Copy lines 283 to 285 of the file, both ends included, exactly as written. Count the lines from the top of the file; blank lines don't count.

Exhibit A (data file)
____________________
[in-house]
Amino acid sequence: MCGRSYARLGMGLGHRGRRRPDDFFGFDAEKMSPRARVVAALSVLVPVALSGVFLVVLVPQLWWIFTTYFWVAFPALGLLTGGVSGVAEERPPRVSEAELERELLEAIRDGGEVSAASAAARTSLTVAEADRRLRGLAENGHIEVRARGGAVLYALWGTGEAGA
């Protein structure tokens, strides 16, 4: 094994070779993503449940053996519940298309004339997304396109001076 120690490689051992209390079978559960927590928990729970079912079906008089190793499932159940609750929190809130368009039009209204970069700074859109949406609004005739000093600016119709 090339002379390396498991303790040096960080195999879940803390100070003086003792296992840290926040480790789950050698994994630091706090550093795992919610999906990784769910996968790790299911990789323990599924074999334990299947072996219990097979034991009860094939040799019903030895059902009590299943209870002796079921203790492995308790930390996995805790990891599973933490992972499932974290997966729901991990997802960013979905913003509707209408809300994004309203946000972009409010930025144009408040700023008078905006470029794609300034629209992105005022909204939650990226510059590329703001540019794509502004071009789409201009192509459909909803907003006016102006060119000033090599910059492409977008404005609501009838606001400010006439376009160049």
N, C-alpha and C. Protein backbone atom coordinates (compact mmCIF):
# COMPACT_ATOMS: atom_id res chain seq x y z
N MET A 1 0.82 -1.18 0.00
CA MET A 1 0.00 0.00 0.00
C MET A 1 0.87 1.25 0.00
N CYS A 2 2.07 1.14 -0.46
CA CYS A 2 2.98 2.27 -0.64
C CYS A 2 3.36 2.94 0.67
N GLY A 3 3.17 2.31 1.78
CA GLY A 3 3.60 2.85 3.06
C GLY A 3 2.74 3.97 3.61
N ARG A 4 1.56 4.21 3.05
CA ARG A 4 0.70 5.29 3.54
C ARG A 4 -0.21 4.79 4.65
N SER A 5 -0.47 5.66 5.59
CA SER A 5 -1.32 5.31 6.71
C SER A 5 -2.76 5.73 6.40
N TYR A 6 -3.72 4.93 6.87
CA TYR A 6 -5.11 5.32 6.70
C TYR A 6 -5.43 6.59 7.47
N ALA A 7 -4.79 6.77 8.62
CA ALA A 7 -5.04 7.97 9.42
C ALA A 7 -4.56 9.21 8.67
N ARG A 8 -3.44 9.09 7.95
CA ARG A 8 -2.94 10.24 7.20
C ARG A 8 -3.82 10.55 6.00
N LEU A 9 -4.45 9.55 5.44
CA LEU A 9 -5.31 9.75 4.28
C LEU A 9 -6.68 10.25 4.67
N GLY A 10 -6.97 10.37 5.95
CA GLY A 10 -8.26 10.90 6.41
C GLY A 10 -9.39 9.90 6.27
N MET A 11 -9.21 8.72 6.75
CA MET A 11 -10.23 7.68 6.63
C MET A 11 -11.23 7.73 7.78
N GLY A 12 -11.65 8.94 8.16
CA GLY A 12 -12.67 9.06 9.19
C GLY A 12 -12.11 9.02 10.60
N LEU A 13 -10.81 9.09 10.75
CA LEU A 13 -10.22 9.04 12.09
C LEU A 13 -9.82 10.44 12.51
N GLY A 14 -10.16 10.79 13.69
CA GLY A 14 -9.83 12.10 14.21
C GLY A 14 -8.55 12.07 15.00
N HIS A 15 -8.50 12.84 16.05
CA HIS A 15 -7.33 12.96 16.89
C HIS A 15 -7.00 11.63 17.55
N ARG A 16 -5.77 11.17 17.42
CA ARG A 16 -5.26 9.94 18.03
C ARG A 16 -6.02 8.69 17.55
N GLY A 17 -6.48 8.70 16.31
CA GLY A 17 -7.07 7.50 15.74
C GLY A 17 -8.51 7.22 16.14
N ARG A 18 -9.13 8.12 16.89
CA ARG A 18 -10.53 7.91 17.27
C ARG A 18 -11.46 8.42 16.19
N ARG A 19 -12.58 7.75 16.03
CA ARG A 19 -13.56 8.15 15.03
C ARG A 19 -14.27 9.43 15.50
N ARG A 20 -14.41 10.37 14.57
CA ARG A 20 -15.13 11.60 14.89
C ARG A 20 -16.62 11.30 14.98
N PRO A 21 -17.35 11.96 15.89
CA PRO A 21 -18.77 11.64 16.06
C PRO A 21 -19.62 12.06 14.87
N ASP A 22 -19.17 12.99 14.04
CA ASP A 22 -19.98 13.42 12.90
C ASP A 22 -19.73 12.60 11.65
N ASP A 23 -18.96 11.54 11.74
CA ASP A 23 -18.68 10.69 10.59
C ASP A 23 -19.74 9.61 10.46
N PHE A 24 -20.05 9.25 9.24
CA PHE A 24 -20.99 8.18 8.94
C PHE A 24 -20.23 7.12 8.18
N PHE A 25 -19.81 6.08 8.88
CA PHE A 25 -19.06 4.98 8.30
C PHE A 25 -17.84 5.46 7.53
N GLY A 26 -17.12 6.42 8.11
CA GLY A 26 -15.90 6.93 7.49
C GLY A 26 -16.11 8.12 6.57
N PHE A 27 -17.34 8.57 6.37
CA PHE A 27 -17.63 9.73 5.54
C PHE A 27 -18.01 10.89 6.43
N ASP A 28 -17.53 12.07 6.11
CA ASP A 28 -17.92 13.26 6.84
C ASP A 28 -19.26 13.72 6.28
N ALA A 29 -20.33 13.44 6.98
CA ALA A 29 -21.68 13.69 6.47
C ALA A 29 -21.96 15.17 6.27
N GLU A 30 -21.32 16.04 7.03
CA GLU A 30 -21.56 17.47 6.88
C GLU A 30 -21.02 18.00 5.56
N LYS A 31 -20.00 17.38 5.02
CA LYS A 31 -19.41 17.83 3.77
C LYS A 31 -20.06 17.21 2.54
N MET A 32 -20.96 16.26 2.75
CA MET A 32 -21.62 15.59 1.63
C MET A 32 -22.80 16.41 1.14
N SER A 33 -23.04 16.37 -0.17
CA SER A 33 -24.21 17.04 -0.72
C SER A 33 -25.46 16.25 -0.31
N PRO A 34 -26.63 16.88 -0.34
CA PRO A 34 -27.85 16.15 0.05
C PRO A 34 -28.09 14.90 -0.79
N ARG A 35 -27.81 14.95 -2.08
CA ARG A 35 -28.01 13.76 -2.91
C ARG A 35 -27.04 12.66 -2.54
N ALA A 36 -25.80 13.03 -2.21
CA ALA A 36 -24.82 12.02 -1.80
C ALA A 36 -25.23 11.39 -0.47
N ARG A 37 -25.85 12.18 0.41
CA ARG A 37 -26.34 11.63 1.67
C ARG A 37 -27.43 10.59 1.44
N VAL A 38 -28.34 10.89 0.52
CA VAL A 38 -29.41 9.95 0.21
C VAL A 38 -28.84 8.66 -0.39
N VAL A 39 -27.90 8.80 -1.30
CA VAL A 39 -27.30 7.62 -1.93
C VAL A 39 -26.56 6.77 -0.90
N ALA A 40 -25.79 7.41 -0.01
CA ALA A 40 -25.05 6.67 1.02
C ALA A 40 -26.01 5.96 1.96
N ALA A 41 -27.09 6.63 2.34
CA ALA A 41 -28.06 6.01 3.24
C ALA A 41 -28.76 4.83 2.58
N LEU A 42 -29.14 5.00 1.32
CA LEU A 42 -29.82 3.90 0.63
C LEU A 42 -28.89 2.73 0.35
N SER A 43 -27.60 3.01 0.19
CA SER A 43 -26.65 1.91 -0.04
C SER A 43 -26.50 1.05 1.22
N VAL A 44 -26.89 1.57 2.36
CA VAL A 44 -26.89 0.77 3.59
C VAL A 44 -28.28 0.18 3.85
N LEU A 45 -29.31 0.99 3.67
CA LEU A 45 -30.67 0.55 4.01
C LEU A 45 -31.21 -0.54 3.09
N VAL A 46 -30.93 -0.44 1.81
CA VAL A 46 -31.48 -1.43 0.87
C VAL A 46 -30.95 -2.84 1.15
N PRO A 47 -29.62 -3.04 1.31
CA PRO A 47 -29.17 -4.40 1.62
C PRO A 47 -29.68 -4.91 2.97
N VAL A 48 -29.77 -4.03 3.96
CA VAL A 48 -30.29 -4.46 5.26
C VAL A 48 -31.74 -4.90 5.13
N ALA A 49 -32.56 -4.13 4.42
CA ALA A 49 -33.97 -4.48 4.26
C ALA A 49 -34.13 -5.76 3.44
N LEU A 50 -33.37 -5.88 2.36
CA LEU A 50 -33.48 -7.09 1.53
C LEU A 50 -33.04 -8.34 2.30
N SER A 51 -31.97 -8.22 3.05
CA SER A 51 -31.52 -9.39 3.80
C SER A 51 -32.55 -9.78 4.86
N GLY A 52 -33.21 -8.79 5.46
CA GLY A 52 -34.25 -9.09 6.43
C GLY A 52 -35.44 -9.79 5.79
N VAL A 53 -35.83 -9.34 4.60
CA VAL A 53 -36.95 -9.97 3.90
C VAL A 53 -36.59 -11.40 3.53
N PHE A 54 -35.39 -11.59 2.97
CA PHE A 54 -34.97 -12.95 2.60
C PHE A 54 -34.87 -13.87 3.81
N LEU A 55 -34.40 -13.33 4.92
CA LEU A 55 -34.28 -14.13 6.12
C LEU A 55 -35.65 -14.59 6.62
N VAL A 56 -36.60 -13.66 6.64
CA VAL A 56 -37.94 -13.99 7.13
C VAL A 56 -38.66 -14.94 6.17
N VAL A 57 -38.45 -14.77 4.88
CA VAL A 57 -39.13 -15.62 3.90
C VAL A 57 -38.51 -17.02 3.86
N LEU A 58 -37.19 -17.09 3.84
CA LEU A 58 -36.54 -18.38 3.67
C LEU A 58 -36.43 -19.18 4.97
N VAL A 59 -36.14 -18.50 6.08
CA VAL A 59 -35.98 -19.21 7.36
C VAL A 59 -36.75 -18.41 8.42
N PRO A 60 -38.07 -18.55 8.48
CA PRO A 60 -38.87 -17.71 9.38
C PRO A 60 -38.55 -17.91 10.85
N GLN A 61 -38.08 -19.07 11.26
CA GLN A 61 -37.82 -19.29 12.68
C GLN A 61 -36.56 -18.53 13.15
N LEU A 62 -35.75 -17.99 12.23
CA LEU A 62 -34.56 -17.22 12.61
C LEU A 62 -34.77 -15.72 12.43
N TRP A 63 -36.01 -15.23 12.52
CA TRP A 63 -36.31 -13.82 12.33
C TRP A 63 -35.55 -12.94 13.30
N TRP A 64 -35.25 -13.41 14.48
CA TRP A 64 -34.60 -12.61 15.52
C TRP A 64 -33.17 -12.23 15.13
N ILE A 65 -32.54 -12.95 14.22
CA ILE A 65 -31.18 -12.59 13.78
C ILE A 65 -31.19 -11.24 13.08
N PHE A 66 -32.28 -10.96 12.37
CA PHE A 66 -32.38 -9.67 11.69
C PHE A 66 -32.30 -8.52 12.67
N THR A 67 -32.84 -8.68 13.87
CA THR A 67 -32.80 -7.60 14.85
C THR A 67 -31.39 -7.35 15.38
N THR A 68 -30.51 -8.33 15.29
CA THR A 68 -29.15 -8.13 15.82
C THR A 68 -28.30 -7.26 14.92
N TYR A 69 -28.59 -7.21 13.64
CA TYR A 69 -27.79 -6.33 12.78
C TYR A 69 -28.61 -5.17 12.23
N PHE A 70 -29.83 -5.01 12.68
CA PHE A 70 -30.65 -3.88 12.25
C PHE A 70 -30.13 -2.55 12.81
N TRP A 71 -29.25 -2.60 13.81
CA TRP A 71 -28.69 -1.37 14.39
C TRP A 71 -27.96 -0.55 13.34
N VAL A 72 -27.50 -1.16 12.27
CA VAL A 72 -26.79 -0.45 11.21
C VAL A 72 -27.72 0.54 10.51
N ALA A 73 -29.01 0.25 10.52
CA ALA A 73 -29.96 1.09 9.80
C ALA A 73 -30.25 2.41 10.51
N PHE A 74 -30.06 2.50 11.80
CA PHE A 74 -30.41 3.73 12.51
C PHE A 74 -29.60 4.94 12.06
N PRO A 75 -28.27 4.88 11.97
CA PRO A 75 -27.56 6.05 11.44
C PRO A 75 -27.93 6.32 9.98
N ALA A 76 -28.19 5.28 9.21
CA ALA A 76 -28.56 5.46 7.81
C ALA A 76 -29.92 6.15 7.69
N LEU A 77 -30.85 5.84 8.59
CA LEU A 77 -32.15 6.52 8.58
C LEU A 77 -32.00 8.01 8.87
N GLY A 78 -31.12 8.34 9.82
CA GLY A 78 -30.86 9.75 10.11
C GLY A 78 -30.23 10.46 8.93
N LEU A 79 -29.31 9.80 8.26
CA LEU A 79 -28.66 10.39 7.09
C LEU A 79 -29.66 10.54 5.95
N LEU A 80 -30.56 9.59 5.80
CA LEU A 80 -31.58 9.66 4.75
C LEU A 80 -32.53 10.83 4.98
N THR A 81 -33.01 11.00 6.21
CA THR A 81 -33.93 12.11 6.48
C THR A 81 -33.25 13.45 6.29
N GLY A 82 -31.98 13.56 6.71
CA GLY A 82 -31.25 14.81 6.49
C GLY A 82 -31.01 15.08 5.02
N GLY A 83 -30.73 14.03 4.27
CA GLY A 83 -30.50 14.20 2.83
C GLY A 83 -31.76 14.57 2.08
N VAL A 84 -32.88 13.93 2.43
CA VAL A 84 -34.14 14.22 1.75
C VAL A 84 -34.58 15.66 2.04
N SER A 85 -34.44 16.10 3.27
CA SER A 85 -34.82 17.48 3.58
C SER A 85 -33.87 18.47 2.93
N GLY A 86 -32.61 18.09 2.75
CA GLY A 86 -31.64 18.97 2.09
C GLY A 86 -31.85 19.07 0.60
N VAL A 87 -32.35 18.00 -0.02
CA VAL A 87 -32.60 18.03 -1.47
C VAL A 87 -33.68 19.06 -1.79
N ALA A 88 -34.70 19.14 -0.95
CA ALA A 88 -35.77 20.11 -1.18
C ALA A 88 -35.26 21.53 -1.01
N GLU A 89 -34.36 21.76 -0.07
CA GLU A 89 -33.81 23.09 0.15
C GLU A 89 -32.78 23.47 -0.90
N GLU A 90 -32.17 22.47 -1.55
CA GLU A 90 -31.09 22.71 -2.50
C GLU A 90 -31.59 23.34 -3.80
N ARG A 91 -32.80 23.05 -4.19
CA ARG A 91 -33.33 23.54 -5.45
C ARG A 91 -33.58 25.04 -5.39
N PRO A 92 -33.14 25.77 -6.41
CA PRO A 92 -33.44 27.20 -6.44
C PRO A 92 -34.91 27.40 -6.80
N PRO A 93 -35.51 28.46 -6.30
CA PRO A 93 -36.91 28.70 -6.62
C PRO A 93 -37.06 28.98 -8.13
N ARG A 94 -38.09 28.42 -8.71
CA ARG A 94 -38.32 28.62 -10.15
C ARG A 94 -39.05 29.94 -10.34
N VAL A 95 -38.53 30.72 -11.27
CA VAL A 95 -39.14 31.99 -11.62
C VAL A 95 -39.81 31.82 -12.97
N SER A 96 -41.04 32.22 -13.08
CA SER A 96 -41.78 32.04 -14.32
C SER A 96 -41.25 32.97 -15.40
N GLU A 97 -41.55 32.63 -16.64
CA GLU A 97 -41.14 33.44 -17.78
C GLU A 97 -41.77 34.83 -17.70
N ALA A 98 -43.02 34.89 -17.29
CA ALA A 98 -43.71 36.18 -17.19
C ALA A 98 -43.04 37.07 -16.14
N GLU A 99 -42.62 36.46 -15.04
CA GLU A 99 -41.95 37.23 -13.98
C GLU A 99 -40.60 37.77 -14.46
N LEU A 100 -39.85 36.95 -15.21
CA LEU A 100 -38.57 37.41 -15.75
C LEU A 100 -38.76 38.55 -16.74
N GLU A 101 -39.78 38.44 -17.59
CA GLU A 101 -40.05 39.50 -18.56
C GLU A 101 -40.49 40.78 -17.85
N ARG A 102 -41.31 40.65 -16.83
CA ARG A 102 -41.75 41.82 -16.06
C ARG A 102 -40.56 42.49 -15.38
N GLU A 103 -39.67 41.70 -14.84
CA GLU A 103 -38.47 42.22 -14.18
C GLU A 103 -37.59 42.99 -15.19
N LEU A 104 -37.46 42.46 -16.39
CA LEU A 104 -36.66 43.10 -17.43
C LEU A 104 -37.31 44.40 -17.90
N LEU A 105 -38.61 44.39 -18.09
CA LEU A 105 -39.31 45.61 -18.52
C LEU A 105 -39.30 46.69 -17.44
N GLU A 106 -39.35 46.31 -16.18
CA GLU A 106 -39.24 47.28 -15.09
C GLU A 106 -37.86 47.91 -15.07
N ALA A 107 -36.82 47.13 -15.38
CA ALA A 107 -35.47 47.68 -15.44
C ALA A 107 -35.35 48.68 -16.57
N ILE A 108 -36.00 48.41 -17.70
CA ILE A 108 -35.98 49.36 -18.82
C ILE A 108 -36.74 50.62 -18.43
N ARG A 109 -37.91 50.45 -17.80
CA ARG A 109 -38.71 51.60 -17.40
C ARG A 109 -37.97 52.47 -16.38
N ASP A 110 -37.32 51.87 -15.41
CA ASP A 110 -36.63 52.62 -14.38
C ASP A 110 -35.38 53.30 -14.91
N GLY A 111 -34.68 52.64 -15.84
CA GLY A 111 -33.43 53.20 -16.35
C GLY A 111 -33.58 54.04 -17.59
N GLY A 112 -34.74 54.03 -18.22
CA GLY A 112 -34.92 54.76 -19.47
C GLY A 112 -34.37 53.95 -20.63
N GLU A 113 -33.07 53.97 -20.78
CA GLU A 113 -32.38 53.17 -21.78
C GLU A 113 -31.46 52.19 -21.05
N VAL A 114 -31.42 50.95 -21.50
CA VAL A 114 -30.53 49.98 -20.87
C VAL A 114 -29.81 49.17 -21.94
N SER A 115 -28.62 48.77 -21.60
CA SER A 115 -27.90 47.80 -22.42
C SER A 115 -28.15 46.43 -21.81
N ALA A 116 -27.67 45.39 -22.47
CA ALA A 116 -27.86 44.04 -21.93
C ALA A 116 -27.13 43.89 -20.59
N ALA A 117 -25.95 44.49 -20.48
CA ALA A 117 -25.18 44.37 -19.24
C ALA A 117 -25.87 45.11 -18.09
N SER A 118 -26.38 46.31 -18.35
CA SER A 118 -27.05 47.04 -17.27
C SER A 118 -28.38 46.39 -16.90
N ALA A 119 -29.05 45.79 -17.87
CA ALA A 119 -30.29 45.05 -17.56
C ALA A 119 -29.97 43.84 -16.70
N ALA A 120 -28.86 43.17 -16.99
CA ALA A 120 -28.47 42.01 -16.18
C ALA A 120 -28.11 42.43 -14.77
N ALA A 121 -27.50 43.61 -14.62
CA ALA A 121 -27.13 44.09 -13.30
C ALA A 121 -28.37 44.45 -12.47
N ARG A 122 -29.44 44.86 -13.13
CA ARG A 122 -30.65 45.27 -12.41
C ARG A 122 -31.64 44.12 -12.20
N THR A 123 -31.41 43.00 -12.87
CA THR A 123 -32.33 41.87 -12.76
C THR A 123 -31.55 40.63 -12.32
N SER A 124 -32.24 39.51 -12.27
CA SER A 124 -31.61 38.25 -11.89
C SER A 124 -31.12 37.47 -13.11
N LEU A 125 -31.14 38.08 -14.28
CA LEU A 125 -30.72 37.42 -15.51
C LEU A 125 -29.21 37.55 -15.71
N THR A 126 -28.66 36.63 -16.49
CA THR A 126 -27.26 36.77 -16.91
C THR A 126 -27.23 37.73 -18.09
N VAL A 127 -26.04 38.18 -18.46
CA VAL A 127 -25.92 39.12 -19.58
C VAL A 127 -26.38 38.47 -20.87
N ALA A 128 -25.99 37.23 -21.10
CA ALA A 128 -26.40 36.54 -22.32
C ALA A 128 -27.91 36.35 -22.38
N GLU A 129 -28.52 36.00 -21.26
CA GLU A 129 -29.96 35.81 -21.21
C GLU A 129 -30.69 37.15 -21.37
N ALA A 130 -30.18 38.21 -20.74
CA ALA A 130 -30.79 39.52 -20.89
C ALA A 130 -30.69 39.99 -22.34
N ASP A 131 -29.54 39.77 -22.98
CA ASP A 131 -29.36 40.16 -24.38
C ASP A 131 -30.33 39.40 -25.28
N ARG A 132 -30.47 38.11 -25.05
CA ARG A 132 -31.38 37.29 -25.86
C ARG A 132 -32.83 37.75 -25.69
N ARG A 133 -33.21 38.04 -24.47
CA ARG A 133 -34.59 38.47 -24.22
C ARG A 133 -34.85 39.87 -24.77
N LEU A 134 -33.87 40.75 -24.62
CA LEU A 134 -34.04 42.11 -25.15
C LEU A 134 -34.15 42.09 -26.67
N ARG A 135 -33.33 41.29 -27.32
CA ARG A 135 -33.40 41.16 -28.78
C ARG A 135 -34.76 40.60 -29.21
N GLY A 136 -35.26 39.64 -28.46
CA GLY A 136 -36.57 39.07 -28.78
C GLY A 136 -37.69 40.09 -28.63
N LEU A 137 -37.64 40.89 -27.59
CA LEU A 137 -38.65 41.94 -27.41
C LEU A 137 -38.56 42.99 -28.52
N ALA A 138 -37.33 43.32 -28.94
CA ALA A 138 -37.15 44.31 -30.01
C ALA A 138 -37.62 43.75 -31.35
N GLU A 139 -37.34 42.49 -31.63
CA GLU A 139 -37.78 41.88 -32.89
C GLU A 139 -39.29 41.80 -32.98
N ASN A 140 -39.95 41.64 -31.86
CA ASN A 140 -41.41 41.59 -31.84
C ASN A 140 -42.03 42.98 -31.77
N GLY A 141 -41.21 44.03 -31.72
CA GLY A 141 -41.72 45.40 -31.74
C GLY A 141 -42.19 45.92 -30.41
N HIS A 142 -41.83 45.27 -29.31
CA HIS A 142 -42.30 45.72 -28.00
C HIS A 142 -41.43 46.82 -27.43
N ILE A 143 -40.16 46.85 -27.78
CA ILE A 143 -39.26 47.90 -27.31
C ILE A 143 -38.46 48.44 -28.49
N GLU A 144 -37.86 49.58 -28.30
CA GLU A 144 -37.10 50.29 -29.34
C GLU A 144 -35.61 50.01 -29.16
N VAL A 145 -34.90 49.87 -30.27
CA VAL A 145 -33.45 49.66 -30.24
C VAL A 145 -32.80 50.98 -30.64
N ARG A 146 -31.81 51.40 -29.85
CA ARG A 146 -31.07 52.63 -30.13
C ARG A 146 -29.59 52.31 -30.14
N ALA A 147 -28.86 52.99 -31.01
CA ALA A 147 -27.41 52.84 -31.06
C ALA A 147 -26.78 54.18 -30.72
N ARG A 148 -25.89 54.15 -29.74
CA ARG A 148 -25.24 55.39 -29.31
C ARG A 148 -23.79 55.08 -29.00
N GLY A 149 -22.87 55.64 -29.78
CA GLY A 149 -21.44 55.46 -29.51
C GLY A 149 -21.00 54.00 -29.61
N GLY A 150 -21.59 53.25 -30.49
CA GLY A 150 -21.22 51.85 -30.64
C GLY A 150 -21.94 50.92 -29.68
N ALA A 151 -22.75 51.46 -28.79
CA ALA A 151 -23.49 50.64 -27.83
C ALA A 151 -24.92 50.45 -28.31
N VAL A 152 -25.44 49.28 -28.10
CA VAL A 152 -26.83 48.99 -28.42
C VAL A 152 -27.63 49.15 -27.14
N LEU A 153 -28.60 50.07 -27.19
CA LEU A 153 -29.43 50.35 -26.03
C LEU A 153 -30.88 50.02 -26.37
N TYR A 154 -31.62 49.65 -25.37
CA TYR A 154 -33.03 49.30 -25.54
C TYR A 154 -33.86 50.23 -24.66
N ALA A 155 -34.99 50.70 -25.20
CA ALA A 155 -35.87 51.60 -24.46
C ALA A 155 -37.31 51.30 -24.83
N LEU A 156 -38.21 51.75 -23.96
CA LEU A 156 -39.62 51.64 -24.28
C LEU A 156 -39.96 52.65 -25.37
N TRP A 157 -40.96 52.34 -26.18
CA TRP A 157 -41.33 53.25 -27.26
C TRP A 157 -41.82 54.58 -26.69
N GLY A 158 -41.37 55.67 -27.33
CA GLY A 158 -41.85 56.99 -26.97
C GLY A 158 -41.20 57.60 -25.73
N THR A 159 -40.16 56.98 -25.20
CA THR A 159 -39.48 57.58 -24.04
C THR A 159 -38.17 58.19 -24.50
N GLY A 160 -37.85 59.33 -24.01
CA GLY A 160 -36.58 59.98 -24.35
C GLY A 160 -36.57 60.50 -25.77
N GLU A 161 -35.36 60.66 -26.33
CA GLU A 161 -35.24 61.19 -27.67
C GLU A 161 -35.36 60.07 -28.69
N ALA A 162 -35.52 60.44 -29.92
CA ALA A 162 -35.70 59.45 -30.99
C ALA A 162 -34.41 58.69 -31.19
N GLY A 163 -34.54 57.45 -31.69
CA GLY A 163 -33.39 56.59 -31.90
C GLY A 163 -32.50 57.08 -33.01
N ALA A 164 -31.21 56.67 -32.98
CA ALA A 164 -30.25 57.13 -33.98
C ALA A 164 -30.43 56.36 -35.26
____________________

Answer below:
CA PRO A 93 -36.91 28.70 -6.62
C PRO A 93 -37.06 28.98 -8.13
N ARG A 94 -38.09 28.42 -8.71